Application of a Crash-predictive Risk Assessment Model to Prioritise Road Safety Investment in Australia

Australia experiences many similar strategic road safety challenges as most European countries. These include the objective to strongly reduce fatalities and serious injuries, budgetary constraint requiring prioritisation of road investment, and the growing need for improved integration of road transport to drive efficiency. The current National Road Safety Strategy 2011–2020 aims for a 30% reduction in fatal and serious injuries, a step on a path towards the Safe System (Vision Zero). This aim is made more challenging by the geographically scattered nature of fatal and serious (severe) crashes on the road network, especially on routes with moderate traffic flows or in regional areas. This problem has led to reducing economic returns from conventional road safety initiatives based on treatment of crash-cluster locations or lengths. This paper shows how the Australian National Risk Assessment Model (ANRAM) addresses this challenge and assists state road agencies to meet the aims of the national strategy. ANRAM is used by the agencies to assess the risk of future severe crashes across their road networks. It is then used to prioritise those sections based on severe crash estimates, less susceptible to random variation (the scatter). The model facilitates creation of strategically-aligned infrastructure investment programs to reduce the severe crash risk and to estimate future crash savings. These are used together with program capital costs to carry out economic analysis and to support funding decisions. The paper outlines how ANRAM uses a crash-predictive approach to first estimate mean severe crashes per road section, by crash type. Then, it shows how ANRAM adjusts the estimate using risk algorithms which build on the International Road Assessment Program (iRAP) protocols. These algorithms use detailed road attribute data and research evidence about crash risk potential associated with road design/infrastructure, traffic speeds, and likelihood of vehicle conflicts. Finally, the model uses historical severe crash data in an Empirical Bayes validation technique to provide additional confidence in the estimates. ANRAM has enabled Australian road agencies to scope and prioritise proactive road safety investment options before severe crashes form historical data clusters. The paper presents several examples of recent programs which reflect jurisdictional priorities, unique local conditions and available resources. The paper concludes with a discussion on how the approach used in ANRAM could have relevance to effective programming of road safety investment for European road agencies. It also suggests additional benefits beyond road safety, e.g. though providing inputs into road data inventories used in transport modelling.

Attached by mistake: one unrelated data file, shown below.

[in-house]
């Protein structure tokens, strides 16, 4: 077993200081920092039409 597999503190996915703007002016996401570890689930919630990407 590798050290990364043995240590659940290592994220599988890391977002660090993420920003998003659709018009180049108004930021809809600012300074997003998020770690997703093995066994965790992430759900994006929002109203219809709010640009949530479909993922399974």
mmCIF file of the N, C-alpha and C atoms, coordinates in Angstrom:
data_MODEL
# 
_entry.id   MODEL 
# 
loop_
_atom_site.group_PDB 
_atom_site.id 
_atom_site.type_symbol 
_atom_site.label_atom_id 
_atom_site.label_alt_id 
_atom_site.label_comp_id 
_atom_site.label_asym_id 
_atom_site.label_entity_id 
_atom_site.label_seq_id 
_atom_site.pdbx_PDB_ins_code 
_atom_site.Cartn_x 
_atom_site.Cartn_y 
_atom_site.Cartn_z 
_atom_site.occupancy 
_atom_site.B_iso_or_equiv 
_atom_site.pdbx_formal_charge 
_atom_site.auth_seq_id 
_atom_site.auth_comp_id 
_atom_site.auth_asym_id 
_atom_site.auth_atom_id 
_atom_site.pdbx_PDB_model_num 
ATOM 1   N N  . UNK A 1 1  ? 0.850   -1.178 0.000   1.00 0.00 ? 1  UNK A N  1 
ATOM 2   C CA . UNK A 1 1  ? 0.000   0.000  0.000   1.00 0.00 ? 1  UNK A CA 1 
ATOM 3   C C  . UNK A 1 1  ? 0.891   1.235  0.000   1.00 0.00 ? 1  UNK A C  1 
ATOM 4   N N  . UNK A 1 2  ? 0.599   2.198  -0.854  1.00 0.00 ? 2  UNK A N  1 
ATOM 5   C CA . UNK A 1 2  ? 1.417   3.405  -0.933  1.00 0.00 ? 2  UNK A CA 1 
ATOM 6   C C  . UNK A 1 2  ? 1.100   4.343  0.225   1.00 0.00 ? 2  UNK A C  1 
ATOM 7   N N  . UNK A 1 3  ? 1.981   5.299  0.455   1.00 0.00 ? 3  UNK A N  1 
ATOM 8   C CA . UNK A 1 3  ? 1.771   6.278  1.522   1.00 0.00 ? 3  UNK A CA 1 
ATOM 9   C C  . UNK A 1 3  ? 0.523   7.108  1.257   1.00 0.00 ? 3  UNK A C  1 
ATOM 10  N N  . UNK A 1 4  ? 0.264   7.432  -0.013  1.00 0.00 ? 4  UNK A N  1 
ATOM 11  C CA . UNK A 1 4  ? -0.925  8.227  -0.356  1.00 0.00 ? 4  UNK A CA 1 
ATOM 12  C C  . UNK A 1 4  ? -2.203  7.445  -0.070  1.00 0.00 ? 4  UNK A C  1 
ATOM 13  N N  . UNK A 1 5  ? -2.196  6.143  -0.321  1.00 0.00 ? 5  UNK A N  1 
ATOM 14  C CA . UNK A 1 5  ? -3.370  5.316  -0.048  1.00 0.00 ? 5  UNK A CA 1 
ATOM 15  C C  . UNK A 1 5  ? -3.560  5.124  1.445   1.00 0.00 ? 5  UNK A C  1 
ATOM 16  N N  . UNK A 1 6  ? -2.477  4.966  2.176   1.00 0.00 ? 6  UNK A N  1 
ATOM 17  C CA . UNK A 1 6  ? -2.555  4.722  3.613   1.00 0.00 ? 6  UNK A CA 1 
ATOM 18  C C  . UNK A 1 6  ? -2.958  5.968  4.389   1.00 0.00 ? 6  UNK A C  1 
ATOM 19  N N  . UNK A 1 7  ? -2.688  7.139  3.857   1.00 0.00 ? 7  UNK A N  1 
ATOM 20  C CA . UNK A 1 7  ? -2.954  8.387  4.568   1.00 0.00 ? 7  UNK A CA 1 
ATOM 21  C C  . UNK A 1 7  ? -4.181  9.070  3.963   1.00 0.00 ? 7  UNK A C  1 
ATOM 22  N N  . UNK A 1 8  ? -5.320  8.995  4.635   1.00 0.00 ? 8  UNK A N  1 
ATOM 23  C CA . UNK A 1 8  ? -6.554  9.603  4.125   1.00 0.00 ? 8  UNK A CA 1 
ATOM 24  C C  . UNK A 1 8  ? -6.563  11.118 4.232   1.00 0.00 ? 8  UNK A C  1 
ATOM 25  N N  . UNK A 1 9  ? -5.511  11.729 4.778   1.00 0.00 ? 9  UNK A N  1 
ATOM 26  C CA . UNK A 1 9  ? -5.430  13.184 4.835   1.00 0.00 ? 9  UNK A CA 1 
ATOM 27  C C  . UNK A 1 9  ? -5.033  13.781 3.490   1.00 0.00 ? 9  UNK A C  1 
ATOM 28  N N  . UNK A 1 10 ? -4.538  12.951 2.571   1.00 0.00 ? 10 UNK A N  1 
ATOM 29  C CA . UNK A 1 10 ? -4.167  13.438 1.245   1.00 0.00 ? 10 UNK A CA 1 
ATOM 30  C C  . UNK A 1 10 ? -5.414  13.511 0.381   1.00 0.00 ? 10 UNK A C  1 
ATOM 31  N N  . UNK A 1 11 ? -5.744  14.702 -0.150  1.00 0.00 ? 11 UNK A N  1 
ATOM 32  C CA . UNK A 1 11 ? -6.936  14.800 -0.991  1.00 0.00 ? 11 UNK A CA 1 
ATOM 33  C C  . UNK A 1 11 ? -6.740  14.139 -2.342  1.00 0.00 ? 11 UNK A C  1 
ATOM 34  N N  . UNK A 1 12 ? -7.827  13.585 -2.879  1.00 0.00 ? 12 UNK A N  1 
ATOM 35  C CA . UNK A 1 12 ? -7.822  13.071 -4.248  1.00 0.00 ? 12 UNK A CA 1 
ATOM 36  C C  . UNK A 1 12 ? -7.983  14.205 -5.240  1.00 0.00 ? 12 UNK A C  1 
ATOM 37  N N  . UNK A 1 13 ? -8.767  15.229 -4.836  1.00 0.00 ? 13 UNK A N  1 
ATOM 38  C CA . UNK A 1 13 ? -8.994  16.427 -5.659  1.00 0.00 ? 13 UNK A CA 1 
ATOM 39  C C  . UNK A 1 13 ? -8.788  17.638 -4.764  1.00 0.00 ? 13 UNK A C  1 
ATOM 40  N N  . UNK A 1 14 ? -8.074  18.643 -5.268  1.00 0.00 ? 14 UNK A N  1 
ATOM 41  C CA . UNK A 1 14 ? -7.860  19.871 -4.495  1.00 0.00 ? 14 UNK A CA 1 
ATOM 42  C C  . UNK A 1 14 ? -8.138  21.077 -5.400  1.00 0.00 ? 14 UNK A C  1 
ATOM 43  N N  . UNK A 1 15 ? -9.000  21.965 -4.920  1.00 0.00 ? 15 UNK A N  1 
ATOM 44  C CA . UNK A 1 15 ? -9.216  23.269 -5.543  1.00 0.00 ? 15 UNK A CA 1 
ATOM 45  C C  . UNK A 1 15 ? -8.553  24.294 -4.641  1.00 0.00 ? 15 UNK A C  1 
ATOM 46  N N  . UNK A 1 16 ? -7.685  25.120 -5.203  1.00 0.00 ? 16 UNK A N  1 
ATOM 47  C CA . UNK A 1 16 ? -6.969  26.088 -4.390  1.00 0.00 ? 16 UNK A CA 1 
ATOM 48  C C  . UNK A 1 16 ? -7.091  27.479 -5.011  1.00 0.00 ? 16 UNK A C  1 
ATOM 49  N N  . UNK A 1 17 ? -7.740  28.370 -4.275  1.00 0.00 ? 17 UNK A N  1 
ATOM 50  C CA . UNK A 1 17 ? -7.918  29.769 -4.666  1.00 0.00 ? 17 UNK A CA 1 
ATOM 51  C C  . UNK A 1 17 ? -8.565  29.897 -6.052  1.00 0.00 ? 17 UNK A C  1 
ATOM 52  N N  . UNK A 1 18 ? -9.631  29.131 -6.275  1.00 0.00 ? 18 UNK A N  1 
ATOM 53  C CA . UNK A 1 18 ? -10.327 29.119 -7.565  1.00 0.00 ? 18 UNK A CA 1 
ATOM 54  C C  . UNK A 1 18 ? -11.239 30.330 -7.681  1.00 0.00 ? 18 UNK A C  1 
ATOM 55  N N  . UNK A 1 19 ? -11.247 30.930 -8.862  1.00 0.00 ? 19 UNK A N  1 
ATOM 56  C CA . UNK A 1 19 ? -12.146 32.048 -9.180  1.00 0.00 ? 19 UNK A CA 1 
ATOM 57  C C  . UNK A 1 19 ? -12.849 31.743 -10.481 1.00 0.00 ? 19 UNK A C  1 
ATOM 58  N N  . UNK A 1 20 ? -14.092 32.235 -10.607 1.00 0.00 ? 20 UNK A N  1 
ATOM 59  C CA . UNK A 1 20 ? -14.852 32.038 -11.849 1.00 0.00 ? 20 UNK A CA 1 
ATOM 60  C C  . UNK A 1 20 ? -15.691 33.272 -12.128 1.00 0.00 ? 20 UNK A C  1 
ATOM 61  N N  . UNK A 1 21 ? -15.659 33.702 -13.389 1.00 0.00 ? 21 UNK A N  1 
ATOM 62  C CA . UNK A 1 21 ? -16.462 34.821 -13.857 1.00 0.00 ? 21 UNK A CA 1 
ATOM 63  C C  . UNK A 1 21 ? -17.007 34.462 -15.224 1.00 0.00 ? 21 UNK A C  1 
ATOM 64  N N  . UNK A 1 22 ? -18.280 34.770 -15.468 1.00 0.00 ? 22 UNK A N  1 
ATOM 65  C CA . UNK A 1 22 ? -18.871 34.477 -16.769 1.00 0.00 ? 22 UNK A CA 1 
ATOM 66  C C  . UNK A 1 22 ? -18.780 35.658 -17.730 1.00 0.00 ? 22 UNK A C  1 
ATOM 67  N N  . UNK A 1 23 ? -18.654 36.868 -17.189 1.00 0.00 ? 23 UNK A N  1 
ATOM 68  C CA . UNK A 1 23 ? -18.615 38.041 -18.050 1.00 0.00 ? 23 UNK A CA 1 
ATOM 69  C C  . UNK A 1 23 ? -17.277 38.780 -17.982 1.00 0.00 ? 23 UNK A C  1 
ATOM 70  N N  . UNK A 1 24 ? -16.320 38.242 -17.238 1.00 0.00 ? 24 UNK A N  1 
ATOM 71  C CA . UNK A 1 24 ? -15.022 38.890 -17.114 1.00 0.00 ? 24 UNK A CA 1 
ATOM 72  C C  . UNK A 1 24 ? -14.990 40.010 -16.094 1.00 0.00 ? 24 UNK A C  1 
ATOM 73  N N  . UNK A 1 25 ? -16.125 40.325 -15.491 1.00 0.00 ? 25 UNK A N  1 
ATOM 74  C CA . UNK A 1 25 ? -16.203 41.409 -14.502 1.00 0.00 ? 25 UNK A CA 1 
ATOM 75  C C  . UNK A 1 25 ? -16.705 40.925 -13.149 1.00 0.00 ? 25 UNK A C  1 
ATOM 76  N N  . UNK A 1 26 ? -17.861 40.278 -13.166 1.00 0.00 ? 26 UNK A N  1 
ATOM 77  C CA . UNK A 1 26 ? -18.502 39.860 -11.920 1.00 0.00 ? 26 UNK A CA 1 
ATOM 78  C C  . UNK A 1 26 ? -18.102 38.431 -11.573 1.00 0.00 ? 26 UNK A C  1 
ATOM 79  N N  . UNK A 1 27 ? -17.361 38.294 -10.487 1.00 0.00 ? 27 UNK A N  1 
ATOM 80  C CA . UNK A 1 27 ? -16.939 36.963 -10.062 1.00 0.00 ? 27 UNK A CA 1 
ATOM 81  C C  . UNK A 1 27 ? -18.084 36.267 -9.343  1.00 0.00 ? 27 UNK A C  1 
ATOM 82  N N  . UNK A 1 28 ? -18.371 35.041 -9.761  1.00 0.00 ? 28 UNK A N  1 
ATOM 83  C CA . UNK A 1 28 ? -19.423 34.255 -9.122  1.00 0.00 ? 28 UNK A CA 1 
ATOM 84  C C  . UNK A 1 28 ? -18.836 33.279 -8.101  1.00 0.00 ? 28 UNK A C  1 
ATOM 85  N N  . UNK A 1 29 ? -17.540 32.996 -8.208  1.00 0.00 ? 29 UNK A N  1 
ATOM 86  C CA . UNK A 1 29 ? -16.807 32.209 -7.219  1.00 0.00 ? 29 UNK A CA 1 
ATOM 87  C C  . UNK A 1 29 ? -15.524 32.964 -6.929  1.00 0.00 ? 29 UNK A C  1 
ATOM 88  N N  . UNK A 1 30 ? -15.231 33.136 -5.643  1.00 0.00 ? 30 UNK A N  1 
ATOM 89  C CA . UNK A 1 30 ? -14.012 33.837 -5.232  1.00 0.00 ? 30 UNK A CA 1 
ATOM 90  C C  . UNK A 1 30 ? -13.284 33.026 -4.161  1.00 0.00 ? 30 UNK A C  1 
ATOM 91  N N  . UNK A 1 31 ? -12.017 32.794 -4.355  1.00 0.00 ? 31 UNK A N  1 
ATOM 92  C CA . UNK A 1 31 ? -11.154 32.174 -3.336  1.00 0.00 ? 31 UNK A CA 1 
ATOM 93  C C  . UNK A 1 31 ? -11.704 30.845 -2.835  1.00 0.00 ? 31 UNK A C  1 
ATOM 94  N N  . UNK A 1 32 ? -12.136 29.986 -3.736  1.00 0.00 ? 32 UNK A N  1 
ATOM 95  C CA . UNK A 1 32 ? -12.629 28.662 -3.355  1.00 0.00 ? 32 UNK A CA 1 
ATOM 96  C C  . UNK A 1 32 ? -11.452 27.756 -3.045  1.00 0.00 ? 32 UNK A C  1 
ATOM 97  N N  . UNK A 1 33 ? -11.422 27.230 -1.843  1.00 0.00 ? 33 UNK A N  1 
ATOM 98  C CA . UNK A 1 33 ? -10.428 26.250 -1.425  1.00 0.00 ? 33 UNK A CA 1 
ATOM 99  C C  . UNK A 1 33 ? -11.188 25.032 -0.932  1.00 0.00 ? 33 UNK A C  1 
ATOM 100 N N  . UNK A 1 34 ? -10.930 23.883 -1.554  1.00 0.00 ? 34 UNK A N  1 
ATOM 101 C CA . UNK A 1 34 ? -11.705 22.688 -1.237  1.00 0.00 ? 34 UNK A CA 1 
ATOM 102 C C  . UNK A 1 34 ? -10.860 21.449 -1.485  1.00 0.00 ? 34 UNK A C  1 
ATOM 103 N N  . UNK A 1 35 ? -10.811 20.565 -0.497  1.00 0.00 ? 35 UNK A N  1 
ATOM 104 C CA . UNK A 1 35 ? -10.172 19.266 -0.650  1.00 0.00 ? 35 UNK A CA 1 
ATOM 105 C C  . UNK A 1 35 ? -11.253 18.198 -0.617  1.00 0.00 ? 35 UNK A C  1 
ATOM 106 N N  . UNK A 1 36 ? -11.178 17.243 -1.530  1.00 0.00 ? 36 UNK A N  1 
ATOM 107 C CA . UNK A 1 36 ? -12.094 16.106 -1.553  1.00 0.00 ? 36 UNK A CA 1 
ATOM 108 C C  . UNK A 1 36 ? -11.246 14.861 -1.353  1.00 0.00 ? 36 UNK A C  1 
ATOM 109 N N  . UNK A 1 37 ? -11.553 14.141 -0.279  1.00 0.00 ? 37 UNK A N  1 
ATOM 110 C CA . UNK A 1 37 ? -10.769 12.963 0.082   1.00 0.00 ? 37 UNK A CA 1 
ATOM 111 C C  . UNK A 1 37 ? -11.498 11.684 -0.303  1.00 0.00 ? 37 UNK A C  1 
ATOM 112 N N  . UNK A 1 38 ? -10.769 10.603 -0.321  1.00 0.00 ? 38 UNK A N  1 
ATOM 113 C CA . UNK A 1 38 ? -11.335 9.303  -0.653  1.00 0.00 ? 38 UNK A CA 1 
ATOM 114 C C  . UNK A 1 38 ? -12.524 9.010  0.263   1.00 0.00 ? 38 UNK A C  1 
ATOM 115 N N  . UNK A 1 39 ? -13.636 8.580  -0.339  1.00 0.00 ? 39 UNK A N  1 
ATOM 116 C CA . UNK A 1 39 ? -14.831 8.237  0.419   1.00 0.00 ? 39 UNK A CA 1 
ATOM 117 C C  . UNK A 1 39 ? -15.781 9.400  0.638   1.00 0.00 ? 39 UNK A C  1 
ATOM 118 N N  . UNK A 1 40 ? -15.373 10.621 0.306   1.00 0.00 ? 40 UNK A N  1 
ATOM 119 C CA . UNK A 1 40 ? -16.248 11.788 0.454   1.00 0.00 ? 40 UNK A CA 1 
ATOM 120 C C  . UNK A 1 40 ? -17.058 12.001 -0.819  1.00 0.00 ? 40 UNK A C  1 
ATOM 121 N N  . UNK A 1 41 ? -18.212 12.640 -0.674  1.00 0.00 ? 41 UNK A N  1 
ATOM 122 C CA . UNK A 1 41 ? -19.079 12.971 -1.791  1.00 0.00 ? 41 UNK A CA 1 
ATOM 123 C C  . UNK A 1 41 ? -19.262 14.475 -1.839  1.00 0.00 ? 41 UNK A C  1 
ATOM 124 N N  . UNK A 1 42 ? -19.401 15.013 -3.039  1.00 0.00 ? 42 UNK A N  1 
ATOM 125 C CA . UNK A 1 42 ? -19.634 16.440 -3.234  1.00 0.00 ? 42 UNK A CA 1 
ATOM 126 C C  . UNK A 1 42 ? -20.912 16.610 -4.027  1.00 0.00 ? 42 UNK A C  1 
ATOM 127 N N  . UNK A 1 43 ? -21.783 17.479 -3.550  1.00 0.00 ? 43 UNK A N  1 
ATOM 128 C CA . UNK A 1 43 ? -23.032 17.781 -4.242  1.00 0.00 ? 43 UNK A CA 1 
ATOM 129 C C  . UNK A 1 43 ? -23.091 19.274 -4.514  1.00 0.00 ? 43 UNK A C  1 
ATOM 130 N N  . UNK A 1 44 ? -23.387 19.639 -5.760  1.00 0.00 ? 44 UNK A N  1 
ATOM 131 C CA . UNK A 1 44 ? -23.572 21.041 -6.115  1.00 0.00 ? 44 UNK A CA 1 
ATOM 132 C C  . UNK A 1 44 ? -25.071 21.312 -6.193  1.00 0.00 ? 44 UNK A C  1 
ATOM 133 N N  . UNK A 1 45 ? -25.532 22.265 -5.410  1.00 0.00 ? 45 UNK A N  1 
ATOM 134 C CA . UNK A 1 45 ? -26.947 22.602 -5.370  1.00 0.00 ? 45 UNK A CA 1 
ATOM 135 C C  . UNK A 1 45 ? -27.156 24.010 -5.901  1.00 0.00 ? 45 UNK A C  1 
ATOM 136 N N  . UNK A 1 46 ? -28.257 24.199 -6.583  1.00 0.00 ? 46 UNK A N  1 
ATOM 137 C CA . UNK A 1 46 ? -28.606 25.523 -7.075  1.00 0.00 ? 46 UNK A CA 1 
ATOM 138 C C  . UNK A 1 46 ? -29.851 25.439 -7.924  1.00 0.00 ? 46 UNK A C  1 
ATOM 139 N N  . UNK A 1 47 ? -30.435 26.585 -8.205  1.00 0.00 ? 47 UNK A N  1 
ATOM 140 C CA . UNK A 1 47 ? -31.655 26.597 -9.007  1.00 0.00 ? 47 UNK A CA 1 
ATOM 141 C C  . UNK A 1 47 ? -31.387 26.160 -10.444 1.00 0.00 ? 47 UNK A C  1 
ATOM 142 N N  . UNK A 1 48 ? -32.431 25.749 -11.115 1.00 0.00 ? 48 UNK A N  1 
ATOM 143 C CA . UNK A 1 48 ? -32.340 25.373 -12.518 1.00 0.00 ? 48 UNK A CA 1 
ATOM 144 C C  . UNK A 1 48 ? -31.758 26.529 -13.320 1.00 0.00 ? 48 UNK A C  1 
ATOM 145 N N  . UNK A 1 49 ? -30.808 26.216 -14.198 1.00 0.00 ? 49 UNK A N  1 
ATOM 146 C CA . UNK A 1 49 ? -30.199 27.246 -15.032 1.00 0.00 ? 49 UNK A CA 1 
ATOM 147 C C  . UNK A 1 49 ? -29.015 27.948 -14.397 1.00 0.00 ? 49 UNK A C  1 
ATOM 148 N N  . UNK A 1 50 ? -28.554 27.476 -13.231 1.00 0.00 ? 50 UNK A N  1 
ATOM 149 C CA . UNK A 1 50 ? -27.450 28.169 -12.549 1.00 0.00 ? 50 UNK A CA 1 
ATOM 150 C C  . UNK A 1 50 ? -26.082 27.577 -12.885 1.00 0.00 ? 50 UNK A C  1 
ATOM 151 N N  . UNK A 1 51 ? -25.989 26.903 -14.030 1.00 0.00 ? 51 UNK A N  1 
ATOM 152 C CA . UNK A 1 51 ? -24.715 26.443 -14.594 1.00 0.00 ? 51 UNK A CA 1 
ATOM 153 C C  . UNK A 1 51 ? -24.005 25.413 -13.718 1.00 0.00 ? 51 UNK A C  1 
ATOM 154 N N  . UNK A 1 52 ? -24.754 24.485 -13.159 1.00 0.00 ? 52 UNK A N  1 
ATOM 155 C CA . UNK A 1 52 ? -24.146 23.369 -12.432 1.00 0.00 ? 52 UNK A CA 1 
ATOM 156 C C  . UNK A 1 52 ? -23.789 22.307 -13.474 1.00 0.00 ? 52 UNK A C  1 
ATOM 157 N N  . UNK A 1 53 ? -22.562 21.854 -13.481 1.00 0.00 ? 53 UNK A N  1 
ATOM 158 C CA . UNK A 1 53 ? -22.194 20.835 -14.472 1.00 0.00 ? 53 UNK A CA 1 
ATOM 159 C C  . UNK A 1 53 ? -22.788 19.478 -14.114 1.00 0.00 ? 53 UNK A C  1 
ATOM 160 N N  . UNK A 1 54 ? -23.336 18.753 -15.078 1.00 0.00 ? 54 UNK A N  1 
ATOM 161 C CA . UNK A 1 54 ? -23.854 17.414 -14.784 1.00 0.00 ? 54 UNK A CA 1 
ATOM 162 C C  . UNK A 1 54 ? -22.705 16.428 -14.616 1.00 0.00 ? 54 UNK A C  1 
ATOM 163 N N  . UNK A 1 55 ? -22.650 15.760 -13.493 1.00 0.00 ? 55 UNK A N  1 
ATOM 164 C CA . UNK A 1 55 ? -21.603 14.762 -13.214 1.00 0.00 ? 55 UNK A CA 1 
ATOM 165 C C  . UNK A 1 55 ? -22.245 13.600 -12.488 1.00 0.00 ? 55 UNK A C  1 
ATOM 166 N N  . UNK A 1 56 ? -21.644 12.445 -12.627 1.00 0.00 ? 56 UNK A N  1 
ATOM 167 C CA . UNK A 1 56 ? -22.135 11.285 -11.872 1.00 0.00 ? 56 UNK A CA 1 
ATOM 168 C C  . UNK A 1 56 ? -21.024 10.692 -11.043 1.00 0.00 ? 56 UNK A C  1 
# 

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  • Accession Number: 01604887
  • Record Type: Publication
  • Files: TRIS
  • Created Date: Jun 29 2016 8:31AM